While the Internet of Things is generating hype in the industrial world, manufacturing CEOs only have one care – profitability.
That's why Schneider Electric is offering its systems integrators a tool to help customers optimize every asset of a plant – enabling partners to make a strong case for how IoT will not just help industrial efficiency and safety, but also profitability.
"We're pushing the concept called the 'Profit Engine,' and we're pushing it through our systems integrator channel," said Peter Martin, vice president of business innovation and marketing at Schneider Electric. "If you go and talk to a CEO, his first question will be, 'How does that improve my profitability?' His efficiency can improve 10 percent, and the profitability doesn't improve a nickel. We've been focusing on that problem. We've come up with patented ways of measuring the profitability of our customers right down to the piece of equipment level."
Through the company's tool, called Smart Control, the enterprise can manage and control all its business variables under a unified strategy – so management better understands what the real-time variables mean for overall profitability.
For instance, operators on the manufacturing floor can see the profit contribution of their pumps, valves, and programmable logic controllers.
Schneider Electric hopes that its channel partners, which include systems integrators focused on operational technology, distributors and value added resellers, will be able to leverage the Smart Control tool as part of an effective pitch for customers about why they can use IoT solutions.
"For me, I'm seeing a lot of confusion around IoT and IIoT. There's a lot of people talking about it with a lot of opinions of what it is. It's not well defined – but there's a lot of promise. In this case, the buzz means something," said Martin. "And from the channel's perspective, they're looking to us to tell them what it means."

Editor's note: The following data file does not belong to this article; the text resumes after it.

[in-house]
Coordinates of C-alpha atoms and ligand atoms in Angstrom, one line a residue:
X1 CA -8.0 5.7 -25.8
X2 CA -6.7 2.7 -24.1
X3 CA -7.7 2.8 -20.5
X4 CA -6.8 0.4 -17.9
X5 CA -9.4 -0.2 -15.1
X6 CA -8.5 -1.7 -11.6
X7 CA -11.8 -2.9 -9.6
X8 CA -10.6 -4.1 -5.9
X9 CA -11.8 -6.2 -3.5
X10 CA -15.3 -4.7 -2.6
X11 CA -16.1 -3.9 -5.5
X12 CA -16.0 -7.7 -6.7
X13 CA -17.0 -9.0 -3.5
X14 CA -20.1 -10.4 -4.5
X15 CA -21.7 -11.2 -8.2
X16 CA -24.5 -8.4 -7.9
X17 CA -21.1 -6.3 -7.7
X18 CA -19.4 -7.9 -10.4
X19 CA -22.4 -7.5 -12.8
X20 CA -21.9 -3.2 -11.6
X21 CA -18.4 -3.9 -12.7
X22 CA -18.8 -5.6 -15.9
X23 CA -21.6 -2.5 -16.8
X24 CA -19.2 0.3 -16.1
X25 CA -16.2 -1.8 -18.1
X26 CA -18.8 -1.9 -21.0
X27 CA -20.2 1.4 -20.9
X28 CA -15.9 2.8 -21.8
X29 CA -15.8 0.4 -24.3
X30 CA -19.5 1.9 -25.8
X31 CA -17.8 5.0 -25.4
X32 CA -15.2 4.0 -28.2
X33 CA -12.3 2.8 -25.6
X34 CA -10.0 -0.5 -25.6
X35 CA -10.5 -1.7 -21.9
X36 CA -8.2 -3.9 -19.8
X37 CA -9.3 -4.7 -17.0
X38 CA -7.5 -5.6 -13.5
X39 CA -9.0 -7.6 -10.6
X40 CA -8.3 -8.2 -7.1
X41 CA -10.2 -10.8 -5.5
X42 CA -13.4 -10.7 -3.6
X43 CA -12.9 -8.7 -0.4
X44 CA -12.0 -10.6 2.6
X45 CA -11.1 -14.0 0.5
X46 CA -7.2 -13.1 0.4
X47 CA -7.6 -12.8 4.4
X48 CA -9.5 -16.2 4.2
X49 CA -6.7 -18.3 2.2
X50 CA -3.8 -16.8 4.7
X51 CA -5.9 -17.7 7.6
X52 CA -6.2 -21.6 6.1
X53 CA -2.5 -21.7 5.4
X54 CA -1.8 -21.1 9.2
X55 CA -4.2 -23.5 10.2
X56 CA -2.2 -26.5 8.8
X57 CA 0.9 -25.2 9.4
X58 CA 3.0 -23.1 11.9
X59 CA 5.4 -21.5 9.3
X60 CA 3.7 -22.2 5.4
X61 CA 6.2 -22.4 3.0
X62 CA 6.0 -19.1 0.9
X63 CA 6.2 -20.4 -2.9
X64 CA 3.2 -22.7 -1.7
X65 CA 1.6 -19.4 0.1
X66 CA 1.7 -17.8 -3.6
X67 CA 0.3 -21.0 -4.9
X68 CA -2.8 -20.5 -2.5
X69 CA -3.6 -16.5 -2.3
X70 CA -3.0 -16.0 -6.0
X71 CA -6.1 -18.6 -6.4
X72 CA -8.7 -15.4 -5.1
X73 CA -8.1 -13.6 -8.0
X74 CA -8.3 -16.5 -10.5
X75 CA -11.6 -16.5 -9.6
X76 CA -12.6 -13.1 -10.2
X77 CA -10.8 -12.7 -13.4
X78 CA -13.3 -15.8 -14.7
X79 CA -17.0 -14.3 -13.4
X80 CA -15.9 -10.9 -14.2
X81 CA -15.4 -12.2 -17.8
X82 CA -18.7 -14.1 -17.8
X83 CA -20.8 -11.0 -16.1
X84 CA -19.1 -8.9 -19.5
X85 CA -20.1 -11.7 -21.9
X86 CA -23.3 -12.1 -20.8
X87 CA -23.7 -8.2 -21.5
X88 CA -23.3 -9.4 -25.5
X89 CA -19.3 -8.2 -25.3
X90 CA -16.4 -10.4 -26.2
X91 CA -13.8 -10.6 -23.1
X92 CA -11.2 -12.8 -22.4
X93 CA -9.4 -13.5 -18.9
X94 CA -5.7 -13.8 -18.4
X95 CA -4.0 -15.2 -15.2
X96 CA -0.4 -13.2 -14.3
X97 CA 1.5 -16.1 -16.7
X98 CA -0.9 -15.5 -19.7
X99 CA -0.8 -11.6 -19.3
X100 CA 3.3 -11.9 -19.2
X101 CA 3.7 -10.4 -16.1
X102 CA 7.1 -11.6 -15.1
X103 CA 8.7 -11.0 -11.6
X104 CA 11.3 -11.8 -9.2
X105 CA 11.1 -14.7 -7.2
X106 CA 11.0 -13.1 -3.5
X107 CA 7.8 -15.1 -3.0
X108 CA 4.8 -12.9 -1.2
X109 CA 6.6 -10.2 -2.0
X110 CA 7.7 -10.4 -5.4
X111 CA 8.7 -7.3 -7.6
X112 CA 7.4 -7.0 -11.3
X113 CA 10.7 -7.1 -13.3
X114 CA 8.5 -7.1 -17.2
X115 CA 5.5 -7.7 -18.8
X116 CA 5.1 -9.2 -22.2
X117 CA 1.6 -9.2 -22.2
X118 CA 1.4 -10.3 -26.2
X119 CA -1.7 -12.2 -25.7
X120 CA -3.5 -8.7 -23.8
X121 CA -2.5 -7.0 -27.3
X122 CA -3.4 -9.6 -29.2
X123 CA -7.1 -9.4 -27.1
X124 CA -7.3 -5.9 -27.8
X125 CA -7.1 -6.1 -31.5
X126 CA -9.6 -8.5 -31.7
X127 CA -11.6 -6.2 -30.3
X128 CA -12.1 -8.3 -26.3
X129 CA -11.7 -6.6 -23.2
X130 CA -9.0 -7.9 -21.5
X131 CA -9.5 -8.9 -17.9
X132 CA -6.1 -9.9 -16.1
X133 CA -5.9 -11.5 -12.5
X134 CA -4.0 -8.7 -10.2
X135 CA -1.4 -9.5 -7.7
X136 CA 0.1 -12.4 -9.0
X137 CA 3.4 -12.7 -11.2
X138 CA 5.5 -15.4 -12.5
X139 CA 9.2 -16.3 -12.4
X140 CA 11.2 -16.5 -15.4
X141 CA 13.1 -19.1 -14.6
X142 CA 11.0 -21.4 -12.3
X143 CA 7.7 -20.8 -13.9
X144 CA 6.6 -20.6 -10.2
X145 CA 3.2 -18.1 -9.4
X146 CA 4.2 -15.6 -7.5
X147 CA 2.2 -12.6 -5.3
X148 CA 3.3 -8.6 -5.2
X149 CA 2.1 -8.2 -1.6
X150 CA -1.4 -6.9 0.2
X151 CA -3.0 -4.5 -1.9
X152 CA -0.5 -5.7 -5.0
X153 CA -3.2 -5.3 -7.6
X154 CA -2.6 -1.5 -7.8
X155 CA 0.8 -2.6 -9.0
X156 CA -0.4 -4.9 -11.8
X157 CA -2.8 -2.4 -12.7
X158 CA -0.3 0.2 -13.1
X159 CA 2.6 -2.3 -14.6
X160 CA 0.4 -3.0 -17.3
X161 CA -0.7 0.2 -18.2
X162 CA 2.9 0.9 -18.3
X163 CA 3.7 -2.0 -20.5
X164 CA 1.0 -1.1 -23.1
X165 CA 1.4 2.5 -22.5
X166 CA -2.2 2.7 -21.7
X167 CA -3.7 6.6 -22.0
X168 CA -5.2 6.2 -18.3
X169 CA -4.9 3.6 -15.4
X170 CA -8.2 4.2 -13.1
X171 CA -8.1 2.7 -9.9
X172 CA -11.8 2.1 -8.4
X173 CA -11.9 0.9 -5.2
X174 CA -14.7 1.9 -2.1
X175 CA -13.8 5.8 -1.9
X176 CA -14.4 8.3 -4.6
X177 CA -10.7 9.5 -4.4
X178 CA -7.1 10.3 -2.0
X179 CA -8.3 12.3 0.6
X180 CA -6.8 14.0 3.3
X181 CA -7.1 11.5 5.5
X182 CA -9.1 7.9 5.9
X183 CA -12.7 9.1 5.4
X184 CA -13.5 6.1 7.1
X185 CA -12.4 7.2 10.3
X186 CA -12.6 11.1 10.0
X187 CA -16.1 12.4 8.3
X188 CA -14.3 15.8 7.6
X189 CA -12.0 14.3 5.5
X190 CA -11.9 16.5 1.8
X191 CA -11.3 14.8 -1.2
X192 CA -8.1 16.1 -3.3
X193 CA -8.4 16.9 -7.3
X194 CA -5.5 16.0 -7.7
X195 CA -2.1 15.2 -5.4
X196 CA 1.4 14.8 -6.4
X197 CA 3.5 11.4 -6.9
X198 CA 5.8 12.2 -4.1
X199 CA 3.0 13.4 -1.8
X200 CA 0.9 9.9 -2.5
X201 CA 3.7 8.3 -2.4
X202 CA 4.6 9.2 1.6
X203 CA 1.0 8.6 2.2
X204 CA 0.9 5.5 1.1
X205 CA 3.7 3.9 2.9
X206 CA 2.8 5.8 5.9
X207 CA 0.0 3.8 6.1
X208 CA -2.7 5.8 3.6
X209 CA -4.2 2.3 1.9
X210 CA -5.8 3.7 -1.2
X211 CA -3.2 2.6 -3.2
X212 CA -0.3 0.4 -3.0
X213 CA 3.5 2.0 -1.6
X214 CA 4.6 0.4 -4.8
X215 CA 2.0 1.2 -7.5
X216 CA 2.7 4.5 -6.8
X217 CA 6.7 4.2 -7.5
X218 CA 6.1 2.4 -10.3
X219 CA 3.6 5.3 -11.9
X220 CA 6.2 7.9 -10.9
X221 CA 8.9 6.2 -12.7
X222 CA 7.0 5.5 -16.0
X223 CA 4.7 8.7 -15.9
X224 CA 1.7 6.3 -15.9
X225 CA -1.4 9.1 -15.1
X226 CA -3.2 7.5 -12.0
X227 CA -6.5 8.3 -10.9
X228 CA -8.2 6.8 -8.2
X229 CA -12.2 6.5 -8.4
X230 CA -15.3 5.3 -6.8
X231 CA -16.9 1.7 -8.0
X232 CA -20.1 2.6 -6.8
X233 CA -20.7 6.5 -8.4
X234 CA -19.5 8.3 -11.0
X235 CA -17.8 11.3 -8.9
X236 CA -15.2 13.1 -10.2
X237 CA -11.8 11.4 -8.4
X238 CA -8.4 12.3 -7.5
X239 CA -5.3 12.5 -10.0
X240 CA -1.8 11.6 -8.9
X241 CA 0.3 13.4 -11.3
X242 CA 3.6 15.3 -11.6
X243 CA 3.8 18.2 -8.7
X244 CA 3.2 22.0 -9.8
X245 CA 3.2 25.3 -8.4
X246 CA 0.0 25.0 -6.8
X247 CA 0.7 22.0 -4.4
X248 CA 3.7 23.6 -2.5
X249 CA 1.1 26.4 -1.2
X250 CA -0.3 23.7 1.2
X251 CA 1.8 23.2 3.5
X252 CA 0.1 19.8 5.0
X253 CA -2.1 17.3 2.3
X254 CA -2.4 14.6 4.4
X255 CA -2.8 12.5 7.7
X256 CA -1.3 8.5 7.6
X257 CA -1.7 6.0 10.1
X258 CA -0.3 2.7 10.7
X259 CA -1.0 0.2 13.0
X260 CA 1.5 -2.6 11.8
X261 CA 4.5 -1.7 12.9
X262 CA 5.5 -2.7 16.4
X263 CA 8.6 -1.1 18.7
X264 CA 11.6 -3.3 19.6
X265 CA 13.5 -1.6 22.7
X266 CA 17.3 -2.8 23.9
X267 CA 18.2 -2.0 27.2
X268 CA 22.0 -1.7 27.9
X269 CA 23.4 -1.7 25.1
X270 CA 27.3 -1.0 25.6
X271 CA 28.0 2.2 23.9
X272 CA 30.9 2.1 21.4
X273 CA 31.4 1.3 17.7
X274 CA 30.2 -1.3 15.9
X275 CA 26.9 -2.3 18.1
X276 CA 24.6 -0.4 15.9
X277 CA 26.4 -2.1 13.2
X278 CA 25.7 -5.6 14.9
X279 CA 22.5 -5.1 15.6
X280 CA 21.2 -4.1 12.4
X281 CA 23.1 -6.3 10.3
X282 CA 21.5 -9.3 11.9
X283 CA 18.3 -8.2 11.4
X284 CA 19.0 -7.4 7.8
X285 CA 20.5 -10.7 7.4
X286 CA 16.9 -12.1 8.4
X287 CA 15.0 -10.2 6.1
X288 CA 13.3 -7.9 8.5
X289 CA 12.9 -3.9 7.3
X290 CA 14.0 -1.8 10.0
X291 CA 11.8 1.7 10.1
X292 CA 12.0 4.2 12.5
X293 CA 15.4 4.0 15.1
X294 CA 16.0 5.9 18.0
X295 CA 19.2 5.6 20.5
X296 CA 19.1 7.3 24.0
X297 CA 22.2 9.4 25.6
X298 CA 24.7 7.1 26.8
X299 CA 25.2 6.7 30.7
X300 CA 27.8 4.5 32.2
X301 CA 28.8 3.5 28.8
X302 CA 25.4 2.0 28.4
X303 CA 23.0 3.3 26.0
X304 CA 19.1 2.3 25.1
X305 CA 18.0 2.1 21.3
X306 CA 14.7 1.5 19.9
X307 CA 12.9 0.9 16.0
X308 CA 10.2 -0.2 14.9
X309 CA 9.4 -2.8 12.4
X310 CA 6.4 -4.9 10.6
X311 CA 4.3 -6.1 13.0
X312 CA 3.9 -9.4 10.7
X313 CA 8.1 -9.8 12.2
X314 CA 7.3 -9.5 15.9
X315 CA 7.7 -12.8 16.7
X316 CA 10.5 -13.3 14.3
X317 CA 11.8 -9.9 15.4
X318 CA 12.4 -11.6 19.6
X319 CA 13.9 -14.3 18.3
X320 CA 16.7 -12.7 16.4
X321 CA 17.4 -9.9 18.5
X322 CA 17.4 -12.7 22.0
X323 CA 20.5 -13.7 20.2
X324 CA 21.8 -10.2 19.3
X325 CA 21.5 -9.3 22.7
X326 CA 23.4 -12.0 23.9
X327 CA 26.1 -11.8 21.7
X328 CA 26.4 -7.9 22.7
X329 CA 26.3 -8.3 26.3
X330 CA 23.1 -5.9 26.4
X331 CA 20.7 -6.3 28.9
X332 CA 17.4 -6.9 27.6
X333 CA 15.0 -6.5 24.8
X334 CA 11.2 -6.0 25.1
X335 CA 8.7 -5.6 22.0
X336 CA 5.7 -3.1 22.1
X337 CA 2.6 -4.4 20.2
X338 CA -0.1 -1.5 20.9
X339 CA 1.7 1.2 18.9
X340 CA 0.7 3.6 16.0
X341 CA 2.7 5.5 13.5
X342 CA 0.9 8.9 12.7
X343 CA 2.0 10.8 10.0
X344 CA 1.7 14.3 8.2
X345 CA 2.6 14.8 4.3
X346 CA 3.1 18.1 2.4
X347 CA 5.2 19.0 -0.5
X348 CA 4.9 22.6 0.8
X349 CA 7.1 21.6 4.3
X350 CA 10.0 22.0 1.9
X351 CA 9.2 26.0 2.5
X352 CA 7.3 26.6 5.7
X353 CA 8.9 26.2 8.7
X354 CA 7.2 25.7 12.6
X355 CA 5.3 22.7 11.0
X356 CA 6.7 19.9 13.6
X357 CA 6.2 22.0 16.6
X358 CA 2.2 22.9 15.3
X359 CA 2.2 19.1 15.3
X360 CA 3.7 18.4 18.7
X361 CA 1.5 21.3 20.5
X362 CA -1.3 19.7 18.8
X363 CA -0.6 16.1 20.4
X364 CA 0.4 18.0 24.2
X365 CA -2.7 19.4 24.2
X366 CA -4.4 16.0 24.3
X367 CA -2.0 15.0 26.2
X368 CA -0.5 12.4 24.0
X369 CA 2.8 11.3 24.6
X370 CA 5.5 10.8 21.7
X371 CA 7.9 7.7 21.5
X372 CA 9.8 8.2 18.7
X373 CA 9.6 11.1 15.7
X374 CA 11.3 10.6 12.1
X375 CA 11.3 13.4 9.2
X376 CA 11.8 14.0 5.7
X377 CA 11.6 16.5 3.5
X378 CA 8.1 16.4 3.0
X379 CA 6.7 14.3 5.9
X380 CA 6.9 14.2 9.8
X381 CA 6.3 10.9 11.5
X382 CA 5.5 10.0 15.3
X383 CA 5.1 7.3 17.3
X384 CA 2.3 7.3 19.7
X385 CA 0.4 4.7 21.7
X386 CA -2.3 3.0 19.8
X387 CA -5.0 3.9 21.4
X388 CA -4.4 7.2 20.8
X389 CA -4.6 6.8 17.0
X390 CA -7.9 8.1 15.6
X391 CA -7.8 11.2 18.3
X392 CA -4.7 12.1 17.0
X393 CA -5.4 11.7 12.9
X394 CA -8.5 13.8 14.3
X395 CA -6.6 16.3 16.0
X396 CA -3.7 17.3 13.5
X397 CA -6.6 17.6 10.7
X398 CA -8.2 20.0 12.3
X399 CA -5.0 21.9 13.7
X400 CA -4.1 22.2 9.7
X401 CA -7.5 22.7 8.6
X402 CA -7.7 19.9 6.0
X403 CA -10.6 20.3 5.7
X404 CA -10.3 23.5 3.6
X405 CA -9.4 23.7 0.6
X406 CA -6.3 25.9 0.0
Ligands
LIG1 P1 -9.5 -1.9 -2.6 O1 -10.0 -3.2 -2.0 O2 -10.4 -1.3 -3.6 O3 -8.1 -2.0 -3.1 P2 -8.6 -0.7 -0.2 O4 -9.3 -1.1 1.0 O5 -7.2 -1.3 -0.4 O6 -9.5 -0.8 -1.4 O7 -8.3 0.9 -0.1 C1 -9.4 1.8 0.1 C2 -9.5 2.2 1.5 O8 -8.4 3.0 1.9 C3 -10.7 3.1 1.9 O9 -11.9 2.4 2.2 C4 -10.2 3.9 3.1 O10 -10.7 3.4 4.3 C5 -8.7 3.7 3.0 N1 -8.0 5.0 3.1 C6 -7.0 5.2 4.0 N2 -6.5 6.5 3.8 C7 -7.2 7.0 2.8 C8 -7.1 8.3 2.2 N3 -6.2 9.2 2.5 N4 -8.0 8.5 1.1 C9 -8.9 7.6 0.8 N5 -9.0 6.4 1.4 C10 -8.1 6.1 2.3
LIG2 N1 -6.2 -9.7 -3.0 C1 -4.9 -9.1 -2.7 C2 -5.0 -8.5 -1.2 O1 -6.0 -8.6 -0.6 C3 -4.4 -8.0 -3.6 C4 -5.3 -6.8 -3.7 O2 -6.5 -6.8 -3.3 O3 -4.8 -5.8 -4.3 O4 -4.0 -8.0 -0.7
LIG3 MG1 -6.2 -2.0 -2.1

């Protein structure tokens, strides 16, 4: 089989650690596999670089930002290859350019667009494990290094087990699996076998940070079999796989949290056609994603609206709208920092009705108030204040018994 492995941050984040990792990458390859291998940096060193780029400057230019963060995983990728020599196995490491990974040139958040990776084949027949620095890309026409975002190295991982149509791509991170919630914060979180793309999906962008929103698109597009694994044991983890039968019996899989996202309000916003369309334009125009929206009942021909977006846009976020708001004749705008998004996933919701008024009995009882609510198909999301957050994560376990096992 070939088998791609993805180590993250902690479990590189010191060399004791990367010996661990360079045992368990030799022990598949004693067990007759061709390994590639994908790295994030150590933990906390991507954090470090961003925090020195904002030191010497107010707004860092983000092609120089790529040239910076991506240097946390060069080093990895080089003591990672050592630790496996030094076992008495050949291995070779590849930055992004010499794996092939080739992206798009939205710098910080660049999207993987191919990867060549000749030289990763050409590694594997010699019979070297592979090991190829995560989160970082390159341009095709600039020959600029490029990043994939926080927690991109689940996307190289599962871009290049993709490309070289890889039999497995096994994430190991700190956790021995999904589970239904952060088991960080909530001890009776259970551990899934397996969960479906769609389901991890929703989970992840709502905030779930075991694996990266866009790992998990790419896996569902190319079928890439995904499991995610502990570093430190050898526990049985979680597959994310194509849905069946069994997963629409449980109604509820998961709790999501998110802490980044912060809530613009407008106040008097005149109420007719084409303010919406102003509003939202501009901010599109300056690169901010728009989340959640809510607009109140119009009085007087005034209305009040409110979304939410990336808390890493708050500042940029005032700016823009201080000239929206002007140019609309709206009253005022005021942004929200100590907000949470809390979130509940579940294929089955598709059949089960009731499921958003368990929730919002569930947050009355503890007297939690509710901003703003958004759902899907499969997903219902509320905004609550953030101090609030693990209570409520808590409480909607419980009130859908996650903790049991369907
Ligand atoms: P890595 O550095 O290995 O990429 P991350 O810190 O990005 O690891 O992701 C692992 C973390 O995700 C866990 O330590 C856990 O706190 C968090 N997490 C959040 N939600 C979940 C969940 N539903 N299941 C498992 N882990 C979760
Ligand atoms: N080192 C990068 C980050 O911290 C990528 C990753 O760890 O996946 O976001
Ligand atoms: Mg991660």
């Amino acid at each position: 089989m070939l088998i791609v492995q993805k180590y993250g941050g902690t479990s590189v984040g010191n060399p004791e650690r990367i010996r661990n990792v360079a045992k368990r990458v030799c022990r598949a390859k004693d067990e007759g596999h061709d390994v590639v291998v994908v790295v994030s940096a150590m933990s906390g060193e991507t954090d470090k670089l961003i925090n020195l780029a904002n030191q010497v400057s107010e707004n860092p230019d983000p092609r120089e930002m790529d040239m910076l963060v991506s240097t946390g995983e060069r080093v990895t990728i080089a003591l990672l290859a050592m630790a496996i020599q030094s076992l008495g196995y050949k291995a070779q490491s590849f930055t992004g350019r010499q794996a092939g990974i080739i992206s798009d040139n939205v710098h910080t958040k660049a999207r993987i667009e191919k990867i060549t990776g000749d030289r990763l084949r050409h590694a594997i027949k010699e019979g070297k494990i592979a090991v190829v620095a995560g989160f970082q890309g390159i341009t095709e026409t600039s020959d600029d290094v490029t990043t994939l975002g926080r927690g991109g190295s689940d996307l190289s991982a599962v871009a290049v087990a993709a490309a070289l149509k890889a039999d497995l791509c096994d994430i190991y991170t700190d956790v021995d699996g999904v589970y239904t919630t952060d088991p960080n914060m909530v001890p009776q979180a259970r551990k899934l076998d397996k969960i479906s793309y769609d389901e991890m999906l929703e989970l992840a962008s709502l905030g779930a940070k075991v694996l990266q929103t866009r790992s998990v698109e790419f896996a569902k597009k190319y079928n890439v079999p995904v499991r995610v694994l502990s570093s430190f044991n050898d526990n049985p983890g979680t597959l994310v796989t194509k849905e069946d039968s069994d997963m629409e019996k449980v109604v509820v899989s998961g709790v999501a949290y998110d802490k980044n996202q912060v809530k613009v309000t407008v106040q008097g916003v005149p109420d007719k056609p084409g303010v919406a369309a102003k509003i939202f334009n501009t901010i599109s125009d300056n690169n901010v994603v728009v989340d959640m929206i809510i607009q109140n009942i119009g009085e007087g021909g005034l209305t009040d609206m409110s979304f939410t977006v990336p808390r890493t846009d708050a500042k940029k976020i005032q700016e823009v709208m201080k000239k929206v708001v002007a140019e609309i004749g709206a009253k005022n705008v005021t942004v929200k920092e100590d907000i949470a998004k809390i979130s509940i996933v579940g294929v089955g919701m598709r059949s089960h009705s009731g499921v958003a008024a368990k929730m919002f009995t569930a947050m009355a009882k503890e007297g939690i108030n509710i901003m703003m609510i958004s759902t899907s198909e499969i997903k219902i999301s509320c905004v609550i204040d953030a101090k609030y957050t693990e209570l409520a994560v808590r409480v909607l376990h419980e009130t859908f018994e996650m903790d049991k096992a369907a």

Jeff Murray, president of Control Point, a Scarborough, Maine-based operational technology solution provider, said that Schneider Electric had promoted discussions in the channel through the umbrella of its EcoStruxure – the company's open, IoT-enabled system architecture and platform.
"The CEO doesn’t exactly care about the concept of industrial IoT – they care about the end results," said Murray. "When the CEO says they want to make something profitable, there's a vice president or plant manager who gets that message – and one way to get there is to take advantage of tools around IoT."
Competition in the industrial space continues to tighten, especially as other operational technology vendors such as GE and Siemens have started to build up their strategies targeting niche areas of the manufacturing space.
The company hopes to continue working with its partners to help them transform their businesses and drive sales around manufacturing operations which, according to market research firm IDC, was the IoT use case that saw the largest investment, $102.5 billion, in 2016.
"Schneider Electric has been talking to partners about these sorts of solutions all the time … there's always a discussion of how individual components can connect," said Murray.